Posted - 05/28/2010 : 09:27:57 AM
Brooke A. Allen
Creator/Writer/Artist for A Home for Mr. Easter
Published by: NBM
Interviewed by: Richard Vasseur/Jazma VP
Rich: What is "A Home for Mr. Easter" all about?
Brooke: Well the short answer is A Home for Mr.Easter is basically about a girl on a quest to get her Easter Bunny back home where he belongs and in doing so attracts a lot of unwanted attention… the long answers too long.
Rich: Who is the heroine of this comic?
Brooke: Our heroine is a rather large girl named Tesana who is in the middle of running the gauntlet that is high school while still holding on to many of the childish things that people that age (and probably younger) usually abandon for fear of persecution, things like having an honest love for Lisa Frank and an over active imagination. At times she can seem pretty dim witted and possibly even borderline mentally challenged but really she’s just a big kid with a severe lack of adventure in her life.
Rich: Who are some of the people Tesana will meet in her adventure?
Brooke: With out giving too much away, she’ll face a mean spirited football team, a seedy pet shop owner, a group of immoral scientists, a pack of animal rights demonstrators out for blood, and a magician on the run… you know, the usual riga-ma-ru.
Rich: Why will people identify with Tesana and care about what happens to her?
Brooke: I hope people will see more of themselves in Tesana then expected. I think we’ve all had moments where we feel like we’re at odds with the rest of the world and reality keeps cramping our style. Tesana's by no means perfect but she knows what she likes and she knows what she wants and in this case it is to go to the ends of the earth if need be to make sure her bunny friend is in good hands. There’s a certain uncompromising and utterly absurd loyalty that Tesana’s capable of that I admire. I think we could all use a friend like Tesana.
Rich: Why isn't this book for a 7-year-old girl?
Brooke: I don’t know, it certainly could be, it was written whilst channeling the inner 7-year-old Brooke Allen, which I think would account for a lot of how fast and haphazard the story moves. I definitely wrote it with a large audience in mind and hoped that if it did happen to find itself in a 7-year-old’s hand they might enjoy it. Then again, I gave a copy to the kid across the street, (mostly just to prove to her that “I can too draw good”) her response was “huh, neat. Can I borrow your laptop so I can do Barbie’s hair online?”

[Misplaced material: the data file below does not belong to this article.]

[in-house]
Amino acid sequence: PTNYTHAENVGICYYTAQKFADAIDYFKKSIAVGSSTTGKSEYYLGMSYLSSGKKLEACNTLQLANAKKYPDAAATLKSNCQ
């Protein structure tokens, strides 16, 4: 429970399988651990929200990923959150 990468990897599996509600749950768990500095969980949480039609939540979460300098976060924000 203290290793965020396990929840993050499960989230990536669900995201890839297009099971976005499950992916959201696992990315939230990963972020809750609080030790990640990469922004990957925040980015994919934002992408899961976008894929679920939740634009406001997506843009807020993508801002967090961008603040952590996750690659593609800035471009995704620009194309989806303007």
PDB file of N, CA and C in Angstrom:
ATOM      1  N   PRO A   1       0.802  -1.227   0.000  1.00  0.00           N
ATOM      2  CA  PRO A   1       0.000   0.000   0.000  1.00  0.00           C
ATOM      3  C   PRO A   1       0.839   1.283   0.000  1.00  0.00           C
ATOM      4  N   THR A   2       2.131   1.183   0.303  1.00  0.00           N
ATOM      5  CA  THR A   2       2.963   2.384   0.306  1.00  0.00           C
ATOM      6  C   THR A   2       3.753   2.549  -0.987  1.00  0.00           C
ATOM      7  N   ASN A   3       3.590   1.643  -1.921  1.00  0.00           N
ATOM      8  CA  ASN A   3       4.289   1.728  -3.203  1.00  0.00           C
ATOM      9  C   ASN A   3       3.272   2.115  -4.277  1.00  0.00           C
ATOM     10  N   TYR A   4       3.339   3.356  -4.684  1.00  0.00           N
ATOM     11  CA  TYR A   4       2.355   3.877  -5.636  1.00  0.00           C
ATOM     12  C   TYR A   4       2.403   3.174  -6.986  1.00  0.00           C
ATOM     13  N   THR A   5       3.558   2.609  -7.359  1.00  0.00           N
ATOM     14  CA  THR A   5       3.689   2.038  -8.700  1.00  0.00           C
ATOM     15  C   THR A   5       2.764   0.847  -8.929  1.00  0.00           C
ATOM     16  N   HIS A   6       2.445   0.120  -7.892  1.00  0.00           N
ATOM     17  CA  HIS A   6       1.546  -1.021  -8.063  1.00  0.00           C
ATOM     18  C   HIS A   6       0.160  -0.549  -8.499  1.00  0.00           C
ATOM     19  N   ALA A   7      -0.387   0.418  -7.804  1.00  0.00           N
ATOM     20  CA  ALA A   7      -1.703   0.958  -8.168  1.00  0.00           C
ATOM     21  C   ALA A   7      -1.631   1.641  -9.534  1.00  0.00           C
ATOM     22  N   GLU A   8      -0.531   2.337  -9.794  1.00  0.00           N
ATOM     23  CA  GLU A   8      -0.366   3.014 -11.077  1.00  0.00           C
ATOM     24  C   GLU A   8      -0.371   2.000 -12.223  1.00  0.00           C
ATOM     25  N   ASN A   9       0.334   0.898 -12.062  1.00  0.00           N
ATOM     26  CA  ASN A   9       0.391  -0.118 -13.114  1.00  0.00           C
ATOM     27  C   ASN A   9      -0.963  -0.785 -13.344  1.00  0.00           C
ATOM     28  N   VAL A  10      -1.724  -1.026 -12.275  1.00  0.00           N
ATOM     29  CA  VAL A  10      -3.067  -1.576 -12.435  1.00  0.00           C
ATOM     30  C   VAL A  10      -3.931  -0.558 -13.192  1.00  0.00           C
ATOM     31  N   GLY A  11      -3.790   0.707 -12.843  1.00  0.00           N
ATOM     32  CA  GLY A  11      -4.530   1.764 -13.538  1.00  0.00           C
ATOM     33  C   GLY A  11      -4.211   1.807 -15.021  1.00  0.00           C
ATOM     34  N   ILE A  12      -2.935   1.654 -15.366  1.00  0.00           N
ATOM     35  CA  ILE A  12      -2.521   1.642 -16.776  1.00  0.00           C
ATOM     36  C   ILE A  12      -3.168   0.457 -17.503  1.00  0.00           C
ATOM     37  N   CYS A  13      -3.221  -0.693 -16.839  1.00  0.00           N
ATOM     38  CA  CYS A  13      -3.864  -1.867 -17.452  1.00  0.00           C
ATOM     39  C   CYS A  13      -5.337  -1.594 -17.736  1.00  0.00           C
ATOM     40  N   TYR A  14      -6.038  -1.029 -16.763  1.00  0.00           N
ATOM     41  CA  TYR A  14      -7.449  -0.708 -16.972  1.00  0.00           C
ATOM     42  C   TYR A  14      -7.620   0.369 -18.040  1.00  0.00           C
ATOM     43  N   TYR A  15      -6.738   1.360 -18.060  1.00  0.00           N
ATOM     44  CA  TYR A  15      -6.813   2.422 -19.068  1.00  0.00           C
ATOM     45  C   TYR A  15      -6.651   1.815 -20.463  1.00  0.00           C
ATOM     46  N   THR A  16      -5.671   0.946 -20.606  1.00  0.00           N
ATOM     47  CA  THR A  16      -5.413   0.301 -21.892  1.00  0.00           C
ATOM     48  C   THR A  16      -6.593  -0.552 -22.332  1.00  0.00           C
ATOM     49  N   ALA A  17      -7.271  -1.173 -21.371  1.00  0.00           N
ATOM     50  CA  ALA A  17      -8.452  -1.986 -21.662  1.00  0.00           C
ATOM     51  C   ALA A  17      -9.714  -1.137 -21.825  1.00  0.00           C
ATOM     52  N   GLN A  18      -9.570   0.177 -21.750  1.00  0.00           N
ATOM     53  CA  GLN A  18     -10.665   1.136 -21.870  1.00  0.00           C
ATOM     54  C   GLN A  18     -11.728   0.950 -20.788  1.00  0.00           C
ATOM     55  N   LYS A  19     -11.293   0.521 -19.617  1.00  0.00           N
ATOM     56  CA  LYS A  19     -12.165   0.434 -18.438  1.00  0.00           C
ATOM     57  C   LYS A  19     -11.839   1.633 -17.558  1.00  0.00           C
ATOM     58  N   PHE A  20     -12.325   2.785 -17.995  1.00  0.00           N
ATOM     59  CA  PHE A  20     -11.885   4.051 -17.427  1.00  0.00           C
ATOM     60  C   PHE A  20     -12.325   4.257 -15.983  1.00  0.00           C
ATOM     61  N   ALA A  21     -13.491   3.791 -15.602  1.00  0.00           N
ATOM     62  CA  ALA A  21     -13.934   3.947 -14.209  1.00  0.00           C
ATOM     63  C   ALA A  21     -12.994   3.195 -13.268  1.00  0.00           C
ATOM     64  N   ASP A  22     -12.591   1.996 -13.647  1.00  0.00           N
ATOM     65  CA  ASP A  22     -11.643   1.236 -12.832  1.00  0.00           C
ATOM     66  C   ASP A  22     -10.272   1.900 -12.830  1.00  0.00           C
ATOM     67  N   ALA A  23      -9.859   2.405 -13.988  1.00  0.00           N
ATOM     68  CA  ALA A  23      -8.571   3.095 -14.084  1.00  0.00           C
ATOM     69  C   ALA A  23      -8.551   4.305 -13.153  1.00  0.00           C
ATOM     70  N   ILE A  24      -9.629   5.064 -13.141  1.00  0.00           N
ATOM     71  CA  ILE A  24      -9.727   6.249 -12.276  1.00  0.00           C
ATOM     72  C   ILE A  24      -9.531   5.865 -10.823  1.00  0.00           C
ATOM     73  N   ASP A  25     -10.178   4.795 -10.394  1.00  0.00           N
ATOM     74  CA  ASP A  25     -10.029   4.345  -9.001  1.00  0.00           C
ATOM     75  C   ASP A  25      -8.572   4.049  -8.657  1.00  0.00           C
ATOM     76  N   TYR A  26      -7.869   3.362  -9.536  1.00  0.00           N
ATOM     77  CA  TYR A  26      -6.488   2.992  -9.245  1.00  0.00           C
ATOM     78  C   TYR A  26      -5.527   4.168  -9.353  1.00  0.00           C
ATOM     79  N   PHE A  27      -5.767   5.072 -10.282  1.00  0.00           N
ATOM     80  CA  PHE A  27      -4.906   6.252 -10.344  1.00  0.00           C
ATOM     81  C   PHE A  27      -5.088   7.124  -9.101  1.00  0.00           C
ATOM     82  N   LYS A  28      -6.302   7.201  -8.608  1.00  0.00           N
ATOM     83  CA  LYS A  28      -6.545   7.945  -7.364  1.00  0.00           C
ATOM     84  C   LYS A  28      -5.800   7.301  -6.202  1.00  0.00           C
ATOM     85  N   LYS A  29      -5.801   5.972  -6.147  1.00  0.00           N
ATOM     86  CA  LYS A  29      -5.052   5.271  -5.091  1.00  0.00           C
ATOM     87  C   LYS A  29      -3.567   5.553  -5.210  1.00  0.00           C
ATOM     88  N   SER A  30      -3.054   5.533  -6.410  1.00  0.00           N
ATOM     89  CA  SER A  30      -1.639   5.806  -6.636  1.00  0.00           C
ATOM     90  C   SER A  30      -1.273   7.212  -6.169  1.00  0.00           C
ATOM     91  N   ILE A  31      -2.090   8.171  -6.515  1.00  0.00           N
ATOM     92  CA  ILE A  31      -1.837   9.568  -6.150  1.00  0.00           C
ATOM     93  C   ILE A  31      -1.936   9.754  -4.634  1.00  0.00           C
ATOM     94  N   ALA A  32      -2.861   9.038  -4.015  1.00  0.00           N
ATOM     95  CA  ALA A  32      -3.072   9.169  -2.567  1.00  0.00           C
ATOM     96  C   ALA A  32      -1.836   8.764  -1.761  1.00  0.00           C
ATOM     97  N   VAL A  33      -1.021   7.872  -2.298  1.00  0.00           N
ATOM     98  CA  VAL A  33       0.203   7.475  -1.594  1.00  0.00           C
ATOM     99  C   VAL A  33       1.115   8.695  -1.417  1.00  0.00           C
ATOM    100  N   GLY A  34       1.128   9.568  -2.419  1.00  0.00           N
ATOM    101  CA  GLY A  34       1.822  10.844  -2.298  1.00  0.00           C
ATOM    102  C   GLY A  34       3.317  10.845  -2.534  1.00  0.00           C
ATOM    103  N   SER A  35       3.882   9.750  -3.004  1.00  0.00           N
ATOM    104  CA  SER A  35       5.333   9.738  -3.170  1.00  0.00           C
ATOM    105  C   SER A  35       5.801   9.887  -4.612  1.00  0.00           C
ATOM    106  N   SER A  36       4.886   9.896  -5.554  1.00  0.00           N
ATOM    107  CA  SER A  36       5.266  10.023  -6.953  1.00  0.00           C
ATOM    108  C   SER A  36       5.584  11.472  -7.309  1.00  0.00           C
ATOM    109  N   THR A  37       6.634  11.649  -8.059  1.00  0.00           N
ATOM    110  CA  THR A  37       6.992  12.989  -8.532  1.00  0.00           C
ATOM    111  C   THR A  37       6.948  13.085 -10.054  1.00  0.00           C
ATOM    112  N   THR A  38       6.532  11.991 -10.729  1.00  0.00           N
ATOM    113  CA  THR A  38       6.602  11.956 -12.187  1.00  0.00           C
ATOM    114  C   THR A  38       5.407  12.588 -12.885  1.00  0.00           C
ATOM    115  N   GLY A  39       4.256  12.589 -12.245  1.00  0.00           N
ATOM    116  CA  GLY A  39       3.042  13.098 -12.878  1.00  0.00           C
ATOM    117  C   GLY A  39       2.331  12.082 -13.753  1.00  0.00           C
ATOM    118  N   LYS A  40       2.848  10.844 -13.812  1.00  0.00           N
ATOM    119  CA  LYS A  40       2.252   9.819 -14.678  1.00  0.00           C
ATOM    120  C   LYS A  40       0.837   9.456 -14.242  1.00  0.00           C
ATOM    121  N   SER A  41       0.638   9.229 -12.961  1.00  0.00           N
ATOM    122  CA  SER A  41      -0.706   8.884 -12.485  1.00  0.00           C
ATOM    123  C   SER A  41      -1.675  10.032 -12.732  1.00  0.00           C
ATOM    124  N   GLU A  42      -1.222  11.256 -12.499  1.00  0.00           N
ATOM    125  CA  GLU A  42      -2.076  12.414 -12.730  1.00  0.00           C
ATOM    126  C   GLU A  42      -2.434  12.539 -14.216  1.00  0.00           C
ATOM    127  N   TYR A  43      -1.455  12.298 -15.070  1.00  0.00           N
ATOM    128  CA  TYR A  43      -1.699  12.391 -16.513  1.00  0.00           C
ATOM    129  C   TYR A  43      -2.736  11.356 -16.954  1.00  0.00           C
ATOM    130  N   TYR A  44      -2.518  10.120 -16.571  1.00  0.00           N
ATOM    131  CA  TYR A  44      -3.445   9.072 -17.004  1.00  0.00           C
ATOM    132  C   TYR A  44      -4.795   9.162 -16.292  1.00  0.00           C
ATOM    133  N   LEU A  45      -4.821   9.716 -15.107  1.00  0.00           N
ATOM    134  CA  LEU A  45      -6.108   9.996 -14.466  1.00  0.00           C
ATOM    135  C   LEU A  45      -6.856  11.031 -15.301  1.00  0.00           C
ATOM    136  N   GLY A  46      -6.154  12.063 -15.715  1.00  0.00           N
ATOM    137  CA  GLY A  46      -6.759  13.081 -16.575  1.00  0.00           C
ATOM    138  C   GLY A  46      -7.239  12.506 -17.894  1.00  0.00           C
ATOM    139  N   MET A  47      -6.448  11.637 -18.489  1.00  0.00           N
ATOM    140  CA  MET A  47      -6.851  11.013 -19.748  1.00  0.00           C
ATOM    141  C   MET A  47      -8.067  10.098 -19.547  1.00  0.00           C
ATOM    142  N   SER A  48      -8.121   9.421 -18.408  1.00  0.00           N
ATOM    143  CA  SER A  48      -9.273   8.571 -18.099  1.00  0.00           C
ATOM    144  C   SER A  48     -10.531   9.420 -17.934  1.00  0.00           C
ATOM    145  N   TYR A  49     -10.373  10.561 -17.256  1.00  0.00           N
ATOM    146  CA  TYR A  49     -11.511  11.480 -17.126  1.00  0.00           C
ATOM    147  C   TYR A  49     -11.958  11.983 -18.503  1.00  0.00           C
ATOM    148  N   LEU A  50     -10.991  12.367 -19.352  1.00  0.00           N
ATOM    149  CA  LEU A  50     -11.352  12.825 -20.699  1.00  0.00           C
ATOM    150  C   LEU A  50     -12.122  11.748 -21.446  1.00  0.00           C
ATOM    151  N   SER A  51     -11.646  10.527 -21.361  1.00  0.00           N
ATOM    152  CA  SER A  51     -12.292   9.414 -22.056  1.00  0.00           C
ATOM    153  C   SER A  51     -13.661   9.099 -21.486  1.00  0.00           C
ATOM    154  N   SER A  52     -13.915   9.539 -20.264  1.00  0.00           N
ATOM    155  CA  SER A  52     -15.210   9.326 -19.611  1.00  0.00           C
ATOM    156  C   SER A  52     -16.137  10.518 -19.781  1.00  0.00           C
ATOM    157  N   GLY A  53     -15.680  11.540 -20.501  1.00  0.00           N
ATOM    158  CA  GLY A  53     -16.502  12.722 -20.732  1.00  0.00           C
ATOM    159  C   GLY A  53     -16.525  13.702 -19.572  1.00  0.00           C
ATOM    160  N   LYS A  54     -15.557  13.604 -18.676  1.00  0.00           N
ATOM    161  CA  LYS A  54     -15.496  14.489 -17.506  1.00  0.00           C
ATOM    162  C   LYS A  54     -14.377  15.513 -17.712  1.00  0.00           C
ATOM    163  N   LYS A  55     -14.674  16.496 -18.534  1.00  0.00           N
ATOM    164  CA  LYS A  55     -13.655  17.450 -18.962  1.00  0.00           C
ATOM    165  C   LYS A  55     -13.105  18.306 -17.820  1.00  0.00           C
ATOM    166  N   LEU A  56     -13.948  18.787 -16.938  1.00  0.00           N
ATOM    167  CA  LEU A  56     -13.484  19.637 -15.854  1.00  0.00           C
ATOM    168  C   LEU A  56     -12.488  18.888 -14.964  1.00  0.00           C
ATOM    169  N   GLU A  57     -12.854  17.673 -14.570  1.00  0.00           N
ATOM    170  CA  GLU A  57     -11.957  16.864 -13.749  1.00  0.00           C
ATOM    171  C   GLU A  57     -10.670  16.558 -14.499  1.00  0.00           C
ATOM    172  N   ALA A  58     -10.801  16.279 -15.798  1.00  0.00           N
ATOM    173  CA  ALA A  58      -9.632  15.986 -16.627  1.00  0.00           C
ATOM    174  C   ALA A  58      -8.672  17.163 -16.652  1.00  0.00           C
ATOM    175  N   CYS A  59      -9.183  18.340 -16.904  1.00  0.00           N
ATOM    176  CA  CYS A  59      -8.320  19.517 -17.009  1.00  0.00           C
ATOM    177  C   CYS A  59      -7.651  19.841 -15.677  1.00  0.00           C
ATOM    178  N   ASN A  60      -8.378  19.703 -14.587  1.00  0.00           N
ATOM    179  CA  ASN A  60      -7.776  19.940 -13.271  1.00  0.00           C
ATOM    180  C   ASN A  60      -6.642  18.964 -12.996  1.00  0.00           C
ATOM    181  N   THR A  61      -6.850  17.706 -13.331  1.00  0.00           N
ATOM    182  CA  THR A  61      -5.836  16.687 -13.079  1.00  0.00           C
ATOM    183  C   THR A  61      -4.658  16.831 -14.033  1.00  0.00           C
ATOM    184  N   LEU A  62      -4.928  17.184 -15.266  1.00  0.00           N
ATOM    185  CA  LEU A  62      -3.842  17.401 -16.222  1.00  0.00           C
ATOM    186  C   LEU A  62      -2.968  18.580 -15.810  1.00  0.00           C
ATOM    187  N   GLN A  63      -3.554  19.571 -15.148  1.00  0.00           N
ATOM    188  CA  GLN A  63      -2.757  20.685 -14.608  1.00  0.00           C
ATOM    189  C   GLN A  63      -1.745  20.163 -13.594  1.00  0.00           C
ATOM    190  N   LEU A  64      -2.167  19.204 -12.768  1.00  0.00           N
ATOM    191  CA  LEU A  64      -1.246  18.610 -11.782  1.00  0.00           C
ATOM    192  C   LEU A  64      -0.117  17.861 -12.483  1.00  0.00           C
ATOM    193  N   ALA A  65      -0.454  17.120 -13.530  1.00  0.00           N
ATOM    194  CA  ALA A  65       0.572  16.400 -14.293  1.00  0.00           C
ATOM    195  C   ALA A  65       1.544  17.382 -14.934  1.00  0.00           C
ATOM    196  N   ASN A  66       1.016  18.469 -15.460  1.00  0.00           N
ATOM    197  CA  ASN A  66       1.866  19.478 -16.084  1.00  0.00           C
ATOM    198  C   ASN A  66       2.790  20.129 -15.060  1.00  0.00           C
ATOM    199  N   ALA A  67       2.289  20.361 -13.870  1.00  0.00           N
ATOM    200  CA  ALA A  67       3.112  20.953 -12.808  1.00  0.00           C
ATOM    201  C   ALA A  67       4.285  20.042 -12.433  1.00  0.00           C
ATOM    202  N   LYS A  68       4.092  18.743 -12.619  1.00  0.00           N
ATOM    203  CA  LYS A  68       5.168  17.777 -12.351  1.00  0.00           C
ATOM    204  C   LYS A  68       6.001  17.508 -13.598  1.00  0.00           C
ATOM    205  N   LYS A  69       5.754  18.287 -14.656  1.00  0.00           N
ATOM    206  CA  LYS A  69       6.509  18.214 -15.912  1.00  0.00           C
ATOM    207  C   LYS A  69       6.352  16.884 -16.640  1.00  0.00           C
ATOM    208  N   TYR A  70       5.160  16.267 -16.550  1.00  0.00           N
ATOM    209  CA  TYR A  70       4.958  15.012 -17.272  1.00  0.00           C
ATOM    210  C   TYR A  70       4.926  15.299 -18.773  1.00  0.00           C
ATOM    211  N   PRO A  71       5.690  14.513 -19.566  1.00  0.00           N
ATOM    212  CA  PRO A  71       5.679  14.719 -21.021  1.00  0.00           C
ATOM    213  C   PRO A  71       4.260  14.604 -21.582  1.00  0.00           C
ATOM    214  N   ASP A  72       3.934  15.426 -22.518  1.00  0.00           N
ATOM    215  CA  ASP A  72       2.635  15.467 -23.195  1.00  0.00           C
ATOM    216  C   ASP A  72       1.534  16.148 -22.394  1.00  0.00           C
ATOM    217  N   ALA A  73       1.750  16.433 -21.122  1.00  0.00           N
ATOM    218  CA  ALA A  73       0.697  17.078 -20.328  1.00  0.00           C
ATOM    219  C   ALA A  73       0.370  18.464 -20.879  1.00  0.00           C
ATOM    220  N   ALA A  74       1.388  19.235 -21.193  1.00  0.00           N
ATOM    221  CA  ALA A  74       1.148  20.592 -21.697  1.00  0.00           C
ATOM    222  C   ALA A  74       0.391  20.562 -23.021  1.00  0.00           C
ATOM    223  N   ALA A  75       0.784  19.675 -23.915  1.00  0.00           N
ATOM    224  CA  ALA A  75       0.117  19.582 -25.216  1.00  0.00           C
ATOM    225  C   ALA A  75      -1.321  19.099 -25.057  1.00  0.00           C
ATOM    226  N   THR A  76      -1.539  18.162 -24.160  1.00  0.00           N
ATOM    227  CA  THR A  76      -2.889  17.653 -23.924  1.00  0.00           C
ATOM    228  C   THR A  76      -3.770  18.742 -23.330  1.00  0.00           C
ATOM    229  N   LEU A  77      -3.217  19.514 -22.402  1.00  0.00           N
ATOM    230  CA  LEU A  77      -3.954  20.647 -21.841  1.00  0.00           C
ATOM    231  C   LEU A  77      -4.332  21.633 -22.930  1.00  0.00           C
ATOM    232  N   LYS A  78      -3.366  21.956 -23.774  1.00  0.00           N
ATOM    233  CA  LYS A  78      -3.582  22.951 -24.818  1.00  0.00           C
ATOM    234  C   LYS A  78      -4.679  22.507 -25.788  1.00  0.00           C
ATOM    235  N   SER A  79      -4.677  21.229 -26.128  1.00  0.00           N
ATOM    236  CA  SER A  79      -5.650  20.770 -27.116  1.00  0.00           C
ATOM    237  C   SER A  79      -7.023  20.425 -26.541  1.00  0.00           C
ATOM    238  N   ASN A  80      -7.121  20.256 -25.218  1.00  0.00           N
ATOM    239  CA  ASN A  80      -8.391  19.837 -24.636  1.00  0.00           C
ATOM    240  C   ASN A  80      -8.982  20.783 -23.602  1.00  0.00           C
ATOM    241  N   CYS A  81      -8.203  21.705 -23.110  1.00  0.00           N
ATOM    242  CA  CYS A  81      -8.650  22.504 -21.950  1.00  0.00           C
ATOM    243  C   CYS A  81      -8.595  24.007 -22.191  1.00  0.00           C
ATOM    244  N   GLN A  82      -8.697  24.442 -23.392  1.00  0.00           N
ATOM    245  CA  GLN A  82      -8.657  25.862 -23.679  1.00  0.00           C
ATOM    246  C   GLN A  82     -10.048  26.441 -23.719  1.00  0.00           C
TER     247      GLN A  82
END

Rich: Did you believe in the Easter Bunny as a child?
Brooke: Definitely. And it’s funny you should ask, there’s a great story revolving around my belief in the Easter Bunny when I was a kid, one that I believe may have paved the way for the book, but I can’t tell it… it would make Mom really mad.
Rich: How would you describe your art style?
Brooke: Reckless, in flux, and heavily influenced by a combination of animation and the inadequate number of hours in a day.
Rich: Will you be creating any more comics soon?
Brooke: Certainly, I’m currently working on an oversized gouache and watercolor comic and several other top-secret projects that I’ll be declassifying soon on http://gremsley.blogspot.com/.
Rich: Why do you enjoy creating comics?
Brooke: I enjoy any visual medium that lends itself to communicating a story. I’ve always been into films and animation but there’s a certain freedom that comics have to offer both creators and readers that I find really appealing. For example, creators have such tools at their disposal as format (the size, shape, and material of the book), page layout (the amount, dimension, and direction of the panels on the page), word balloons, text, style, and the list goes on. In a way all of these things become secondary characters essential in building this microcosm in which your story takes place as well as a sort of invisible guide navigating and moving the reader through that world towards the end of the story. I guess really I could just point you in the direction of any Scott McCloud book on the subject and that would pretty much sum up that particular reason for why I like making comics.